Both large phase III trials demonstrated that oralUFT/leucovorin as initial treatment for metastatic colorectal cancer producesequivalent survival to intravenous 5-FU and leucovorin (Mayo regimen).Clinically, oral UFT and leucovorin appears to have significant safetyadvantages including less severe myelosuppression, febrile neutropenia,infection, severe stomatitis/mucositis, diarrhea and nausea/vomiting, hand-footsyndrome, and concomitant medication use.

Adjuvant Treatmentin Colorectal Cancer

Efficacy of UFT as adjuvant chemotherapy has been studied inJapan for patients with curatively resected colorectal cancer.[30] In one study,476 patients were randomized to receive mitomycin C (6 mg/m2) 1 day prior to and1 day following surgery with or without oral UFT (400 mg/day) for 1 year. Aftera median 3-year follow-up period, the disease-free survival rate increasedsignificantly in the UFT treatment arm compared with the mitomycin alone arm (P= 0.026). These preliminary results suggest that UFT may be valuable as anadjuvant chemotherapy agent in prolonging disease-free survival in resectablecolorectal cancer patients.

In the United States, the National Surgical Adjuvant Breast andBowel Project (NSABP) has completed protocol C-06, which examined a 28-dayschedule of UFT/leucovorin vs a weekly regimen of intravenous 5FU/leucovorin asadjuvant therapy in stage II/III colon carcinoma. UFT was given at 300 mg/m2/dwith oral leucovorin at 90 mg/d for 5 cycles. The intravenous regimenadministered was as follows: 5-FU at 500 mg/m2 IV bolus and leucovorin at 500mg/m2 IV over 2 hours weekly for 6 weeks out of 8, for 3 cycles. Accrual wascompleted by December of 1999, and results are pending.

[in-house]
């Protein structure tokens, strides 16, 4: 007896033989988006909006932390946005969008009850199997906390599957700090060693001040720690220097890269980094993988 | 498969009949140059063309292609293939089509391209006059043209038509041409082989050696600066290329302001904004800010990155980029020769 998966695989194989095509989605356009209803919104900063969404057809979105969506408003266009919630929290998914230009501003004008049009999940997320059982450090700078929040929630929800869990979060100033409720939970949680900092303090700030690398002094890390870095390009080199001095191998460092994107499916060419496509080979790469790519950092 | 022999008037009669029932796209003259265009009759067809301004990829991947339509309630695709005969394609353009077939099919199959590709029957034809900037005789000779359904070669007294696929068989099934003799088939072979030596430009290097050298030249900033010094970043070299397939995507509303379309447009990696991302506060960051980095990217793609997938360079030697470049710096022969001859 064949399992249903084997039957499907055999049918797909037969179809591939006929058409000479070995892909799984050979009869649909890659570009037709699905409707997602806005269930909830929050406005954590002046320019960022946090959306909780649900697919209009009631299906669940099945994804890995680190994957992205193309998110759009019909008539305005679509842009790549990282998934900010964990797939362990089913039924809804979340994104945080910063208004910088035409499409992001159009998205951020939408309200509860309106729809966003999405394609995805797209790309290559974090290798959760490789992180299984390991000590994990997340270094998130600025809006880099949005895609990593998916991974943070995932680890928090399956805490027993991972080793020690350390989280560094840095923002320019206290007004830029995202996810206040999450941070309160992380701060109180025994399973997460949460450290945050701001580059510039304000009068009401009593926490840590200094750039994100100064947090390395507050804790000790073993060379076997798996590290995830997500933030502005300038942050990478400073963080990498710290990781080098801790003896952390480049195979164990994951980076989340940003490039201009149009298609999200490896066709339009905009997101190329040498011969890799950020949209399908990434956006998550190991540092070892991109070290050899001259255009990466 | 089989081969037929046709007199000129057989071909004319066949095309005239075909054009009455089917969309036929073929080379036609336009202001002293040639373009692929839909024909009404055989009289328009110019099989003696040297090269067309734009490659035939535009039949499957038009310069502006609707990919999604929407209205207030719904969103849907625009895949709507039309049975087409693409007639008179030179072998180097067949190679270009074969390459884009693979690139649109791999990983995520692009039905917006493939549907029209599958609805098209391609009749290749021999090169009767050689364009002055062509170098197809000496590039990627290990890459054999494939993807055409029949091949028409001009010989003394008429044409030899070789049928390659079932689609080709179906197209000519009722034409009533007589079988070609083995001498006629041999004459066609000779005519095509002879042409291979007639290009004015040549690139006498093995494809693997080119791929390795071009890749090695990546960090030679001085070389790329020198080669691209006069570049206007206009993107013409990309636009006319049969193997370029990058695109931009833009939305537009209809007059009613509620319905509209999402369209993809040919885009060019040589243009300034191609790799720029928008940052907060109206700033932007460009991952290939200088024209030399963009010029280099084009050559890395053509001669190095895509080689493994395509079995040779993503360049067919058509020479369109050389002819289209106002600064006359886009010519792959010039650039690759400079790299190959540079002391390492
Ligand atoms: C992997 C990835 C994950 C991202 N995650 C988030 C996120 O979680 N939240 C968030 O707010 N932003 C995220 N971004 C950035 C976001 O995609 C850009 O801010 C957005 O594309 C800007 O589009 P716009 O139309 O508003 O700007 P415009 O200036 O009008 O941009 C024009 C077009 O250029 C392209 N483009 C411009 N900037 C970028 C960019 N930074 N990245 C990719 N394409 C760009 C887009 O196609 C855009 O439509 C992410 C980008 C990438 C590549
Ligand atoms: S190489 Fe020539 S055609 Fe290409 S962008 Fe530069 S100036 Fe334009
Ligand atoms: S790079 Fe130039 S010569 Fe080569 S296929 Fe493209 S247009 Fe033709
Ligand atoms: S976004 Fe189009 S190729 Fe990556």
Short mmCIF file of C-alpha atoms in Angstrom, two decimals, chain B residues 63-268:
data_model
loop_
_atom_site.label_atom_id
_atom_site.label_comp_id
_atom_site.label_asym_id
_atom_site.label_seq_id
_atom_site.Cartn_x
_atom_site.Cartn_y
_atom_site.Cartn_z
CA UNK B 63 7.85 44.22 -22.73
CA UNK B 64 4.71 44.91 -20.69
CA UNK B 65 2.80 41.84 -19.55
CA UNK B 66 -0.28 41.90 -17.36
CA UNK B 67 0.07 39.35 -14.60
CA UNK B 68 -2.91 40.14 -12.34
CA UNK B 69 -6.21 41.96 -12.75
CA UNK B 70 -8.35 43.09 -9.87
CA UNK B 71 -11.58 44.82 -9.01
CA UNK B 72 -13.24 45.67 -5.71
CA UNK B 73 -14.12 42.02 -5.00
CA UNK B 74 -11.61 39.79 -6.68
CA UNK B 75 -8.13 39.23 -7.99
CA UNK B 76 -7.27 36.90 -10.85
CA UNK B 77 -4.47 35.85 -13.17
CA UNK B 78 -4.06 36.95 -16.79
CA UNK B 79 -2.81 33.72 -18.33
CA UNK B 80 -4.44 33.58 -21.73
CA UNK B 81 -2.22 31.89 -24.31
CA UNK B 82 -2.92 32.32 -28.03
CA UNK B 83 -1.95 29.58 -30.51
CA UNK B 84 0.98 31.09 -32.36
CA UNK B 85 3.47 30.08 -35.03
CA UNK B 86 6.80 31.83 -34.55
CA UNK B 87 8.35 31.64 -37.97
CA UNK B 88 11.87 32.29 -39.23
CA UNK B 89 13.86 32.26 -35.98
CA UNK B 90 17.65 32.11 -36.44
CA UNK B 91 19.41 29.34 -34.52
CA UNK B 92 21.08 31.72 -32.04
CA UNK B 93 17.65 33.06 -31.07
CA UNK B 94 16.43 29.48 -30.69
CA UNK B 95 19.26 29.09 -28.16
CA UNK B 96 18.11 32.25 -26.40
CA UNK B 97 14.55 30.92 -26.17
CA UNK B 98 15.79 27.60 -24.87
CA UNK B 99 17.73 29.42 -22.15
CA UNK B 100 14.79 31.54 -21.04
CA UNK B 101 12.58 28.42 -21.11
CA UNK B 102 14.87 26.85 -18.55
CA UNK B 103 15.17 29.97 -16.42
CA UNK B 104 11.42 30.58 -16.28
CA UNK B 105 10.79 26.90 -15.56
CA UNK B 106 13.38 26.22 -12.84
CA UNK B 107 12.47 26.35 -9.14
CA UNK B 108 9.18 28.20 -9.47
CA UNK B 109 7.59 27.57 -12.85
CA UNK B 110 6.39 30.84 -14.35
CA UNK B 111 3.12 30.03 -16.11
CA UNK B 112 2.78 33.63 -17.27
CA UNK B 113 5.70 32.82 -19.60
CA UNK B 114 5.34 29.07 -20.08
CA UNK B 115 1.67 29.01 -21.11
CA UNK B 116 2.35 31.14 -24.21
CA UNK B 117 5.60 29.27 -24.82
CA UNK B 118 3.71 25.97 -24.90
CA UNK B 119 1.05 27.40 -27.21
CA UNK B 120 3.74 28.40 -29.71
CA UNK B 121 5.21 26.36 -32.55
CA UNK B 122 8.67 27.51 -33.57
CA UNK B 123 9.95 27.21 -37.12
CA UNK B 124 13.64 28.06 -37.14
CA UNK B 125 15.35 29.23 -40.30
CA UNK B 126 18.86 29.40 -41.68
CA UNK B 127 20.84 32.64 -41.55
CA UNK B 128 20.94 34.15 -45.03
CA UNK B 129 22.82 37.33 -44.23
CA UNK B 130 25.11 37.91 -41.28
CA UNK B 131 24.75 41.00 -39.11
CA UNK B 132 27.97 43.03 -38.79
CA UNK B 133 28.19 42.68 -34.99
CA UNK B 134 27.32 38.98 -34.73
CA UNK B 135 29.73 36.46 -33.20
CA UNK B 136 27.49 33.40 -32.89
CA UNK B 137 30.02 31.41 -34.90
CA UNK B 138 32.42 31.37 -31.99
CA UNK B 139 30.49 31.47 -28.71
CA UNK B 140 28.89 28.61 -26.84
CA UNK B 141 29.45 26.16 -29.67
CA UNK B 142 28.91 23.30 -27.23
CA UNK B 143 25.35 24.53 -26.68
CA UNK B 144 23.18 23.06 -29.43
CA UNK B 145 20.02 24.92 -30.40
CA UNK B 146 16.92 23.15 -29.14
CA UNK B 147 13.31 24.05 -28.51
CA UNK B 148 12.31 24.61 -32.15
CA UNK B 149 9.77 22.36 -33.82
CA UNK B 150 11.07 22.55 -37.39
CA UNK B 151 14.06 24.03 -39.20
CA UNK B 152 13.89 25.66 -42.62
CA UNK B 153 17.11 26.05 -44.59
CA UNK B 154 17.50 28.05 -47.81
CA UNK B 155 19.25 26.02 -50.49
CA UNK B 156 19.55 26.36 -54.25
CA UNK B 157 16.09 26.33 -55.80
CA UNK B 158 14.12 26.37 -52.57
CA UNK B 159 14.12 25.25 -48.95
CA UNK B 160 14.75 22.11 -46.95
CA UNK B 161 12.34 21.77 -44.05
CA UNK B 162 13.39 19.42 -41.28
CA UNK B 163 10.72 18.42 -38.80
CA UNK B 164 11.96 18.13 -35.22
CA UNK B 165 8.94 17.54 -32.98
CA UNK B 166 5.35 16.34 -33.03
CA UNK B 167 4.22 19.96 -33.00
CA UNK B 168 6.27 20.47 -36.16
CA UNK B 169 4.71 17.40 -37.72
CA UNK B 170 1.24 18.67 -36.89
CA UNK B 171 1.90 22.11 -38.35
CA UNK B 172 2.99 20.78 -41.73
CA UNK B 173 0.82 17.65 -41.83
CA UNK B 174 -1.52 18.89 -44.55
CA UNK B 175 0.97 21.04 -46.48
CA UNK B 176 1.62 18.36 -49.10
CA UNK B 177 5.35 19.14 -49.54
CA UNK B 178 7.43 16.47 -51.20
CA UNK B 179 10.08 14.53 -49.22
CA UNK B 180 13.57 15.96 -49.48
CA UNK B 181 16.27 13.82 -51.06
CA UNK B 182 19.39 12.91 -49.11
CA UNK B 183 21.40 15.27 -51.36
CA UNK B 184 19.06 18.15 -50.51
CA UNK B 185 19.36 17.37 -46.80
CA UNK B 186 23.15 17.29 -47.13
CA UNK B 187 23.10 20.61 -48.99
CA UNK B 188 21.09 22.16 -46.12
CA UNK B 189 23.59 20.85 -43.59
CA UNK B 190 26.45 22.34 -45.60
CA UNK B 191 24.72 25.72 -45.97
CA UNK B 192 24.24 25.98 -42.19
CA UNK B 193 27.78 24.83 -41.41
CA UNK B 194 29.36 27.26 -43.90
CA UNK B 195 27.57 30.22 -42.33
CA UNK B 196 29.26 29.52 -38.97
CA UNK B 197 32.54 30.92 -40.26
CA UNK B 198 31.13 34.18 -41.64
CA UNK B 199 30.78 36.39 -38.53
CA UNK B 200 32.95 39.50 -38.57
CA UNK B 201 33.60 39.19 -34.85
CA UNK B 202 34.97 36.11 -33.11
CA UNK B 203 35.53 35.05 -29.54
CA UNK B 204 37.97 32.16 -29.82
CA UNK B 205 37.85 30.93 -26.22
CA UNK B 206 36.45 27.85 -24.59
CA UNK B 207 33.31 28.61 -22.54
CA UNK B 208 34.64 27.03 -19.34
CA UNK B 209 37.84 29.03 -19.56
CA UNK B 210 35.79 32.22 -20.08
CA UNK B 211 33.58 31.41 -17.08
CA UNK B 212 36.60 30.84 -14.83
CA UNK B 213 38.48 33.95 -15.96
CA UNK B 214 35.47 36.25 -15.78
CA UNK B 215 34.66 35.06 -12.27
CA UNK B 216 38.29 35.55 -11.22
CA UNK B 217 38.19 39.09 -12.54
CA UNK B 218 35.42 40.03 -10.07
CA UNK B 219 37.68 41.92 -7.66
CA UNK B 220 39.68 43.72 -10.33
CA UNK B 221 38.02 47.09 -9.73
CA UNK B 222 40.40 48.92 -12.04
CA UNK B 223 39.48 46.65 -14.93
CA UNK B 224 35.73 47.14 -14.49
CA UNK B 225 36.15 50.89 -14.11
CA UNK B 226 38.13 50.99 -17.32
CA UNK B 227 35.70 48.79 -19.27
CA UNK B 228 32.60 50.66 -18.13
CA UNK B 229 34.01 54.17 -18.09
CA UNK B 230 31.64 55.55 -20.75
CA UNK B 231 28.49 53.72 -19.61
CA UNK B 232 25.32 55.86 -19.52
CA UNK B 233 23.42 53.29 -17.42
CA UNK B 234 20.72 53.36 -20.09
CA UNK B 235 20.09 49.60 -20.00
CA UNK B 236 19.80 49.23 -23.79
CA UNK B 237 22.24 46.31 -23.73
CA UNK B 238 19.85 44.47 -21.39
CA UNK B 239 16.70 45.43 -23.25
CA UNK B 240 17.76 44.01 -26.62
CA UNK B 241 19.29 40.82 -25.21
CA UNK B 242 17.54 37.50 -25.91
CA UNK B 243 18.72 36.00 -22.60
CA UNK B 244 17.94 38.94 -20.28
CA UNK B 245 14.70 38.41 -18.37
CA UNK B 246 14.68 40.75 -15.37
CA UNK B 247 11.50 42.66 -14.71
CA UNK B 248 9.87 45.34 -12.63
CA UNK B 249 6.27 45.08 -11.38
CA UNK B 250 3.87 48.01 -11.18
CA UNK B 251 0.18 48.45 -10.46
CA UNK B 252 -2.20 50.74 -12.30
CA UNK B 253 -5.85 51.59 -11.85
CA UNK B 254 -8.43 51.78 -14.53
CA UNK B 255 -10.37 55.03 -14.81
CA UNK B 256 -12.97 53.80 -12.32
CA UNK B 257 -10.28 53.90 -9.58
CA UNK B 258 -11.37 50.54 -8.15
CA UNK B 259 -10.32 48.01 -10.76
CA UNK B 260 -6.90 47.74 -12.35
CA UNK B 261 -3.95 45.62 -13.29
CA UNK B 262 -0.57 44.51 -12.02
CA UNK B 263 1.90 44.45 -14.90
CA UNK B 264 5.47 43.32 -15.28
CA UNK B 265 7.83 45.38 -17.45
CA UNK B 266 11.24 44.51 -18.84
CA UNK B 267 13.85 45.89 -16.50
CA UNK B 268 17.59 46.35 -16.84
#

UFT Approval as a First-line Treatment for AdvancedColorectal Cancer

UFT/leucovorin (Orzel) has been submitted to the United StatesFood and Drug Administration (FDA) for approval as a first-line treatment ofadvanced colorectal cancer. On September 16, 1999, the FDA’s Oncologic DrugAdvisory Committee unanimously agreed that the oral therapy with UFT capsulesplus leucovorin calcium tablets was equivalent to the Mayo Clinic regimen of5-FU/LV in terms of survival in the treatment of metastatic colorectal cancer,as documented in the two clinical trials presented.

As of this writing, approval by the FDA is still pending, withtwo issues needing resolution. First, there is concern at the FDA that the drugwas not truly equivalent to the Mayo Clinic regimen of 5-FU/LV. Although boththe 011 and 012 trials are comparable, the schedule of the 012 trial was every 5weeks instead of the standard Mayo regimen of every 4 weeks initially for 2cycles, followed by 5-week cycles. Second, there is also a question about thecontribution of uracil to the fixed combination of uracil and tegafur, whichcomprises Orzel.